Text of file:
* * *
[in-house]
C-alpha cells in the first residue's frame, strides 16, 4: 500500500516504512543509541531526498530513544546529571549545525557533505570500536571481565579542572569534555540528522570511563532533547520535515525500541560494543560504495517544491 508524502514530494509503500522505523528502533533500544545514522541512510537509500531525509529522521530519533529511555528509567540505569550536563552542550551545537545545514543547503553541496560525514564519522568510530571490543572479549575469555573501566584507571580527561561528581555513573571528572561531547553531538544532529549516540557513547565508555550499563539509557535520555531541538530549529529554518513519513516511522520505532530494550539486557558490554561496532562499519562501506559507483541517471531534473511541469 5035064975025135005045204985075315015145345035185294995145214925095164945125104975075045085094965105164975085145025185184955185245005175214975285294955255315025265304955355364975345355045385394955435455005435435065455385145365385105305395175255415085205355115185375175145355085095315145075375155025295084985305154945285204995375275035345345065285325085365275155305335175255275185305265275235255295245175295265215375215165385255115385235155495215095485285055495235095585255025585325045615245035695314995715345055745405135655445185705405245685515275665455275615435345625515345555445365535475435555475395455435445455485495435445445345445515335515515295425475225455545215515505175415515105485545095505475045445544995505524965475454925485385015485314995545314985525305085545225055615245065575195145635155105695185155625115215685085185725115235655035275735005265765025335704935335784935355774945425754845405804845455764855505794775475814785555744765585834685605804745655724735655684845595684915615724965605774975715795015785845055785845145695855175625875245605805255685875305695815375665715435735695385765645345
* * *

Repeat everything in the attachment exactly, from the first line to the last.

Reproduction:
[in-house]
C-alpha cells in the first residue's frame, strides 16, 4: 500500500516504512543509541531526498530513544546529571549545525557533505570500536571481565579542572569534555540528522570511563532533547520535515525500541560494543560504495517544491 508524502514530494509503500522505523528502533533500544545514522541512510537509500531525509529522521530519533529511555528509567540505569550536563552542550551545537545545514543547503553541496560525514564519522568510530571490543572479549575469555573501566584507571580527561561528581555513573571528572561531547553531538544532529549516540557513547565508555550499563539509557535520555531541538530549529529554518513519513516511522520505532530494550539486557558490554561496532562499519562501506559507483541517471531534473511541469 5035064975025135005045204985075315015145345035185294995145214925095164945125104975075045085094965105164975085145025185184955185245005175214975285294955255315025265304955355364975345355045385394955435455005435435065455385145365385105305395175255415085205355115185375175145355085095315145075375155025295084985305154945285204995375275035345345065285325085365275155305335175255275185305265275235255295245175295265215375215165385255115385235155495215095485285055495235095585255025585325045615245035695314995715345055745405135655445185705405245685515275665455275615435345625515345555445365535475435555475395455435445455485495435445445345445515335515515295425475225455545215515505175415515105485545095505475045445544995505524965475454925485385015485314995545314985525305085545225055615245065575195145635155105695185155625115215685085185725115235655035275735005265765025335704935335784935355774945425754845405804845455764855505794775475814785555744765585834685605804745655724735655684845595684915615724965605774975715795015785845055785845145695855175625875245605805255685875305695815375665715435735695385765645345